2010 OPEN FORUM Abstracts
IS IT MORE ADVANTAGEOUS TO ADMINISTER SURFACTANT TO PREMATURE INFANTS IN THE DELIVERY ROOM OR WAIT UNTIL ADMISSION TO THE NICU?
Khin-Kyemon Aung1,2, Daniel W. Sutton1,2, Susan M. Brant1,2, Firas Saker1,2, Robert L. Chatburn2, John Dickson1,2; 1Hillcrest Hospital, Mayfield Heights, OH; 2Cleveland Clinic, Cleveland, OH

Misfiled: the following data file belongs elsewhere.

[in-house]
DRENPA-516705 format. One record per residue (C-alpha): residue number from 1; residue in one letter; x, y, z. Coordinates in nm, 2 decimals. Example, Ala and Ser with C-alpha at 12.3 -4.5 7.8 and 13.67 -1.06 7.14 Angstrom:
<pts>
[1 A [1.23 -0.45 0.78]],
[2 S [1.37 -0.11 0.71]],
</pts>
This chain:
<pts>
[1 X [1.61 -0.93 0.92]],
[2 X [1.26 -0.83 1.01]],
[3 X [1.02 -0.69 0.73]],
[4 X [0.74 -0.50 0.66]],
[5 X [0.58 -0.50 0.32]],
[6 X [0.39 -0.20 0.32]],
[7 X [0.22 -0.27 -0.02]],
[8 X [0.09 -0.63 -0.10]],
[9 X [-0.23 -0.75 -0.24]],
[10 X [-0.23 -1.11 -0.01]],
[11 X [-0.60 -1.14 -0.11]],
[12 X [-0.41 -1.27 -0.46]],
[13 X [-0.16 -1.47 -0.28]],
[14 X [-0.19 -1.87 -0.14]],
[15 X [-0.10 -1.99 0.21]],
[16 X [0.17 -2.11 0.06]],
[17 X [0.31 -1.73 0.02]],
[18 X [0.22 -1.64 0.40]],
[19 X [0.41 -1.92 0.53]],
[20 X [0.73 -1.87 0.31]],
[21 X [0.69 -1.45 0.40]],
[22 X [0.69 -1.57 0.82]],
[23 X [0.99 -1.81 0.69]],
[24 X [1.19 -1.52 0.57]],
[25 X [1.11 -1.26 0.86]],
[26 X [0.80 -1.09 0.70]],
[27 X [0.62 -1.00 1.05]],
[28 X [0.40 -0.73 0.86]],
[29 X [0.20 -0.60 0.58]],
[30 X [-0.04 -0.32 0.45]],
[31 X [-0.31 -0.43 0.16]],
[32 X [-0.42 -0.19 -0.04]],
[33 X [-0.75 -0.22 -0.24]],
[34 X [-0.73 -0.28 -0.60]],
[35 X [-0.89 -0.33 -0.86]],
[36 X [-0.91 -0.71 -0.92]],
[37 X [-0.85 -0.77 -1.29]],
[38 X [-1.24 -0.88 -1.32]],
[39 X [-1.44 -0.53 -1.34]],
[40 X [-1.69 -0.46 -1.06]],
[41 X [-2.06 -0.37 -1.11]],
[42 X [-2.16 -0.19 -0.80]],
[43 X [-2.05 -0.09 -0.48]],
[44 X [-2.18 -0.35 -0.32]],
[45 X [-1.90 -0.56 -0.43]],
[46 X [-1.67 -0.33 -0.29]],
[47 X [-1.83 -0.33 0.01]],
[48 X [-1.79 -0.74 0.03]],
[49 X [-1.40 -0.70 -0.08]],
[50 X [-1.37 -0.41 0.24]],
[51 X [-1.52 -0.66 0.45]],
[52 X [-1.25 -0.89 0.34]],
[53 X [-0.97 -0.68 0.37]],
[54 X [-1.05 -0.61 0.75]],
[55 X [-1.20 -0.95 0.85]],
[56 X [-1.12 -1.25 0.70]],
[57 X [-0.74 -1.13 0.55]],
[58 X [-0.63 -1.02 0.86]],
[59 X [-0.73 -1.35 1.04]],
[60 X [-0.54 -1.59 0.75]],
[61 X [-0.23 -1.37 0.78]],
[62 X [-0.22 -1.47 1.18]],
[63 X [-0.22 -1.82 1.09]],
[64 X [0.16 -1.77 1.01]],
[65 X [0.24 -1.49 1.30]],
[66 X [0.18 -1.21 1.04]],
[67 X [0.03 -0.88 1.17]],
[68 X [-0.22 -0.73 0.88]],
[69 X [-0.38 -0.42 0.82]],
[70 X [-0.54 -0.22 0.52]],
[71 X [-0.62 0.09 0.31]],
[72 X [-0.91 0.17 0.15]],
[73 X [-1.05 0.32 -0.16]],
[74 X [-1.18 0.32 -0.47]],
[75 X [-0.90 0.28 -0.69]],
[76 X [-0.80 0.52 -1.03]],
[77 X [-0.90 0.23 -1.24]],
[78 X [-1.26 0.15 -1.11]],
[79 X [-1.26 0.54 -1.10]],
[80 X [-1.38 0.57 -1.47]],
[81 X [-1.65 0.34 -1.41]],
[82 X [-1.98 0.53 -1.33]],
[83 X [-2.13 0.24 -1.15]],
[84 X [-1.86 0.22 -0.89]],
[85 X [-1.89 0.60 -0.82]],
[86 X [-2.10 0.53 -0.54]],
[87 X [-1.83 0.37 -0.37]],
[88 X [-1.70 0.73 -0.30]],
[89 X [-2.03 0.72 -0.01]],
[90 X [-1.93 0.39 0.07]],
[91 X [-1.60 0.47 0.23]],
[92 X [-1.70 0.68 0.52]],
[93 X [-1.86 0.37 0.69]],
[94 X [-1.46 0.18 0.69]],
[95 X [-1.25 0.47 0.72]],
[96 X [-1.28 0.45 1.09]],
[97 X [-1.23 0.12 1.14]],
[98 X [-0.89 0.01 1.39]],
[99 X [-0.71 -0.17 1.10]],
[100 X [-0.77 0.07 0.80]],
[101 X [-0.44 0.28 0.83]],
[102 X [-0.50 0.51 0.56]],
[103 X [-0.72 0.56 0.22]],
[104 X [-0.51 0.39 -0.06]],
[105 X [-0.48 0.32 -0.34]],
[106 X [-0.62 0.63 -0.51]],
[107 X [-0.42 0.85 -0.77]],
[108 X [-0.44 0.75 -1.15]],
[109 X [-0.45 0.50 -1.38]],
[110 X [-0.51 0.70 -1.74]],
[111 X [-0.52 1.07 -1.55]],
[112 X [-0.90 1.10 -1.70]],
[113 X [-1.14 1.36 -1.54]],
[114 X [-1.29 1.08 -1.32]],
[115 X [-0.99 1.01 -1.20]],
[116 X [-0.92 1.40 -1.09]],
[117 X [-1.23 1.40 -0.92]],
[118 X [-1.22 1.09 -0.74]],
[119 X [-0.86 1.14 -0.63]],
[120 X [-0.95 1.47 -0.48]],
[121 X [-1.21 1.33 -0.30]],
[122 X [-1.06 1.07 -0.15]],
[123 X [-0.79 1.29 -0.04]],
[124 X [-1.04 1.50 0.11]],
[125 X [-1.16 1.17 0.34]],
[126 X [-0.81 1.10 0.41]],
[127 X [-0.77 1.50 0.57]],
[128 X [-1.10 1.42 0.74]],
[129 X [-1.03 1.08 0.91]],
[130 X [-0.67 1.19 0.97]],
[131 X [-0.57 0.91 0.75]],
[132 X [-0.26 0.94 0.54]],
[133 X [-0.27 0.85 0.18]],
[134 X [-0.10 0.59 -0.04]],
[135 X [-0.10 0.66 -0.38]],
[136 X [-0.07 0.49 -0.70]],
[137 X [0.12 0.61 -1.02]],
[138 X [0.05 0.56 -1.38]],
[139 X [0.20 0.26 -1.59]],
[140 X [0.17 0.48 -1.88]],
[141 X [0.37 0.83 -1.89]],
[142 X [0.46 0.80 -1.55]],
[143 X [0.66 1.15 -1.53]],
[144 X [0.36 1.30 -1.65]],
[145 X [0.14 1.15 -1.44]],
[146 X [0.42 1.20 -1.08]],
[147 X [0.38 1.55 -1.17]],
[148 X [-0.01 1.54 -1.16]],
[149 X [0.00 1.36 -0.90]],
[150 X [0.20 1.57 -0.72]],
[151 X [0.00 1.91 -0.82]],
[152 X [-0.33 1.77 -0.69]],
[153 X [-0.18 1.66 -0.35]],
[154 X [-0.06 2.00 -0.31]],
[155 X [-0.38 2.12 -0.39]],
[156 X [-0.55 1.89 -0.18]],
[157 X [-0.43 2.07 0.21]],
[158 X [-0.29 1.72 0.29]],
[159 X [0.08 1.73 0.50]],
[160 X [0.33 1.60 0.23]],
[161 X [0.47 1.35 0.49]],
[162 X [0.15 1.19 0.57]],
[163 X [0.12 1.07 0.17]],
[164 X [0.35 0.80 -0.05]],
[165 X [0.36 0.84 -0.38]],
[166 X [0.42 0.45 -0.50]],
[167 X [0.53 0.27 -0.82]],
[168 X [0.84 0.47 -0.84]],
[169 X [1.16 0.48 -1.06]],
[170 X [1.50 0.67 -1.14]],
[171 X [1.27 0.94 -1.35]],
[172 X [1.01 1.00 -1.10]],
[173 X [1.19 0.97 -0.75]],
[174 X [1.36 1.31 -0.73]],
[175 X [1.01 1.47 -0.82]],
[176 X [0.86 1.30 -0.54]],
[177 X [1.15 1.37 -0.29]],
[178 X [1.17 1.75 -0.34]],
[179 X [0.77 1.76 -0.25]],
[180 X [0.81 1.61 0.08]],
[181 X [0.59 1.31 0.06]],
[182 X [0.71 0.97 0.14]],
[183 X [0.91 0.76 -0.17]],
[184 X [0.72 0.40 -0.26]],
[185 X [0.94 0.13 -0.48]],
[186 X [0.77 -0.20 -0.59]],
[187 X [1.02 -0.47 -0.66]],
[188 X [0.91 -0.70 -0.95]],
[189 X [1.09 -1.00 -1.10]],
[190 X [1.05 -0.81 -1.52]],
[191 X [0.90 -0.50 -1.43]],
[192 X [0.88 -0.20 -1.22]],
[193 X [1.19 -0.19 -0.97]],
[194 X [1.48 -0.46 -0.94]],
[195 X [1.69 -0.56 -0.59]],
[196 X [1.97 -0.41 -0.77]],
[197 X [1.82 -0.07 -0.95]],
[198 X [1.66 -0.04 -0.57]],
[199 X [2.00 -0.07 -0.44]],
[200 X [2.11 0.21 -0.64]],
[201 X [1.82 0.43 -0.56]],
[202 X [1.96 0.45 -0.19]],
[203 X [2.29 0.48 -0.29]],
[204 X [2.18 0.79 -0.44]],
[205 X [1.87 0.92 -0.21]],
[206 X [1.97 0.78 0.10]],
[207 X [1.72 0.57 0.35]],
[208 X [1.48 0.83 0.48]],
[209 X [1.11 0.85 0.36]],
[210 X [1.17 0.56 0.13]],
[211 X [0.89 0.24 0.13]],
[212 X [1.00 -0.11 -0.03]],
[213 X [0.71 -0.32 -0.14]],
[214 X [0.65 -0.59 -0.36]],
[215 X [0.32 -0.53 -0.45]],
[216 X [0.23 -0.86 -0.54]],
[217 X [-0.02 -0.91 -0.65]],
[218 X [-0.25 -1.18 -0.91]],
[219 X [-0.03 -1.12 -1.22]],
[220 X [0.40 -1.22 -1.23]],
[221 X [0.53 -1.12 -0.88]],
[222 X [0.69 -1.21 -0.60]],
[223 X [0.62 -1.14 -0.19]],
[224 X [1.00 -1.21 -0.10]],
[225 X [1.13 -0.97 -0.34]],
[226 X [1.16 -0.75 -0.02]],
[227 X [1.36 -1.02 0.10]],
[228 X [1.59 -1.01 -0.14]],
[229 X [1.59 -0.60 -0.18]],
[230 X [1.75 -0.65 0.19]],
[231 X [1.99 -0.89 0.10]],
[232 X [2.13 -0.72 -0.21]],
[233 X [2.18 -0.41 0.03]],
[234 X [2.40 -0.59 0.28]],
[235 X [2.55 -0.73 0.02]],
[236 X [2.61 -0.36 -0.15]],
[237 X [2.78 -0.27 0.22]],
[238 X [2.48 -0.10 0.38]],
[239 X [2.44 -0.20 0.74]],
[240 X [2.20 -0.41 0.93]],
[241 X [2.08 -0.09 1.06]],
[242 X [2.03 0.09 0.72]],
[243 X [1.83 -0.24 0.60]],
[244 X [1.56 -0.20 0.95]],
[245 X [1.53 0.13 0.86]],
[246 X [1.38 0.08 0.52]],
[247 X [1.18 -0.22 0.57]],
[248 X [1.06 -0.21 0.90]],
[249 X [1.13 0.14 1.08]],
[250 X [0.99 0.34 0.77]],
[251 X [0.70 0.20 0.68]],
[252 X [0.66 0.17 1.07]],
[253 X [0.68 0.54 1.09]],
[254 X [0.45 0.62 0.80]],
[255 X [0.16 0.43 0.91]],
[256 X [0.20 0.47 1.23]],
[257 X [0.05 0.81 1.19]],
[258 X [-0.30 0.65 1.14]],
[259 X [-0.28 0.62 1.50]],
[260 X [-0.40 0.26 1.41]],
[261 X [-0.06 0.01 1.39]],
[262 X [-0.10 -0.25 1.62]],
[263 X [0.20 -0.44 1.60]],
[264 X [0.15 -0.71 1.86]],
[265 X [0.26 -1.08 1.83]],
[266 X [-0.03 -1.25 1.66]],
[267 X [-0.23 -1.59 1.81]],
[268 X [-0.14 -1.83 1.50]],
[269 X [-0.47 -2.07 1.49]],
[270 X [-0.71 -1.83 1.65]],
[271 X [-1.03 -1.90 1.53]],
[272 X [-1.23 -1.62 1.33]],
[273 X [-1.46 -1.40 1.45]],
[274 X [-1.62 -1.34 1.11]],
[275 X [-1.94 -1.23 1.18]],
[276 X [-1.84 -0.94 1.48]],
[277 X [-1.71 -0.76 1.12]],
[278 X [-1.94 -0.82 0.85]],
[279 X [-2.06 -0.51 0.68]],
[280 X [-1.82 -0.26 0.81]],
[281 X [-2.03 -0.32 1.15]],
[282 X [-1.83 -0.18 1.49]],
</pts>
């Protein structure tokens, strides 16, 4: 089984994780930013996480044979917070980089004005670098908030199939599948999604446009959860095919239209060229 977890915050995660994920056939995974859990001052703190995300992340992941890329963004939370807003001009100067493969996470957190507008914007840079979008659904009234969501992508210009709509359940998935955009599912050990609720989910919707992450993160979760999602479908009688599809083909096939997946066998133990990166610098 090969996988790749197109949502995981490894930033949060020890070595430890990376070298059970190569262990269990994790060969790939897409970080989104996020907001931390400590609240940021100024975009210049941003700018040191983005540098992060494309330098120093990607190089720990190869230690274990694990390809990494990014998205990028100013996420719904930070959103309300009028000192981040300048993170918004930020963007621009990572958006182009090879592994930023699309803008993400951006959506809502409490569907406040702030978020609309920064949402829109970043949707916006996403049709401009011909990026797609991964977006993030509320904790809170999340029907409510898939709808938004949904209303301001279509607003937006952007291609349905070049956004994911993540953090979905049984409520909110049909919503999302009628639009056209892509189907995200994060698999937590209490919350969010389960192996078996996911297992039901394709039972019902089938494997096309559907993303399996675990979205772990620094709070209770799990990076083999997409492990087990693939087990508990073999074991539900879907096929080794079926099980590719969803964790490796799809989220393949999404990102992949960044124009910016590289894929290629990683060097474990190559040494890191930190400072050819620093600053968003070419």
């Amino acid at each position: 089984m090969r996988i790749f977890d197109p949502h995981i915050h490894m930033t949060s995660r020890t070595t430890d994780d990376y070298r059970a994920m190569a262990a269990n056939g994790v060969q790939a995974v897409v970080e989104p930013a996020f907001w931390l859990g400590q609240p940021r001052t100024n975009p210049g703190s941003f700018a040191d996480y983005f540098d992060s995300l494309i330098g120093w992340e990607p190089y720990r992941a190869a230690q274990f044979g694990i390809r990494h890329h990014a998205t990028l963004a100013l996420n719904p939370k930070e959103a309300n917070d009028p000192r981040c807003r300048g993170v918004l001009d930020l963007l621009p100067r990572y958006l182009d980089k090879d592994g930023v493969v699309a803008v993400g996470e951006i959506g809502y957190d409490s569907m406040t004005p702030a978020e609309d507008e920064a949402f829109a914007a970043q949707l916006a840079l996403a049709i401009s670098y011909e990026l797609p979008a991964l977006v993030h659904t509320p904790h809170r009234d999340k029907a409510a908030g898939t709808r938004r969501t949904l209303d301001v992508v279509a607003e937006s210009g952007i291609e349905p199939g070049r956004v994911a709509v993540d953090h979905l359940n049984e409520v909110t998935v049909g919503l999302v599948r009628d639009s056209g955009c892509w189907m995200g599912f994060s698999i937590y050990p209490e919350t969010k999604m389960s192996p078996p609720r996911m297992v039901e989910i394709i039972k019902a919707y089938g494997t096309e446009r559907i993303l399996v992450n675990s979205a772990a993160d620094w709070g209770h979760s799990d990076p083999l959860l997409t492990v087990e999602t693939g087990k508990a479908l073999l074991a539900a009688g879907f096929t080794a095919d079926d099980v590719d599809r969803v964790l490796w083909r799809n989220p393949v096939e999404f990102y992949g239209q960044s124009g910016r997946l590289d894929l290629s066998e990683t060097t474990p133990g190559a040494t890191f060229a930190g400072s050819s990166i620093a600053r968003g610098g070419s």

BACKGROUND: Surfactant administration has been proven to significantly reduce mortality, chronic lung disease, bronchopulmonary dysplasia, and duration of mechanical ventilation in very low birth weight infants with respiratory distress syndrome (RDS). Early surfactant replacement therapy has been shown to improve patient outcome, however optimal timing of the first dosage is unclear. Due to inconsistent evidence, administration of surfactant in the delivery room is now becoming commonplace as an alternative to administration in the NICU after stabilization. Since extended time on a ventilator can result in lung injury, it is imperative to determine methods to minimize duration of ventilation. Few data are available comparing surfactant administration in the delivery room to outcome. The purpose of this study was to determine if there is a difference in duration of ventilation between very early and early surfactant administration. METHODS: Data from 2004-2009 for premature neonates were collected from the Vermont-Oxford, Hillcrest Hospital and Cleveland Clinic database. Records of 212 neonates were reviewed with 66 meeting the criteria (RDS, mechanical ventilation only, surfactant administration); 23 were excluded due to death, transfer outside of the Cleveland Clinic Health System, or incomplete records. Very early surfactant administration (SA) was defined as surfactant delay £45 min and early SA was administration >45 min. Duration of ventilation (DV) was defined as the time (min) from intubation to extubation. Linear correlation and a paired t-test were used to evaluate the association between SA and DV; p-values £0.05 were considered significant. RESULTS: Gestational age ranged from 24-34 weeks. SA ranged from 19-207 min and DV ranged from 205-69,161 min. The figure shows the relationship between SA and DV. The low r value indicates no correlation. A subset of the data (gestational age 29-31 weeks, n=23) was also analyzed with similar correlation. CONCLUSION: In this group of patients, results suggest that primary outcome of very early SA does not differ with results of early SA. From this data we can extrapolate that there is no apparent harm in administering surfactant to the neonate after stabilization and suctioning in the NICU rather than in the delivery room immediately after birth. Further randomized, controlled trials are recommended to confirm these benchmark results. Sponsored Research - None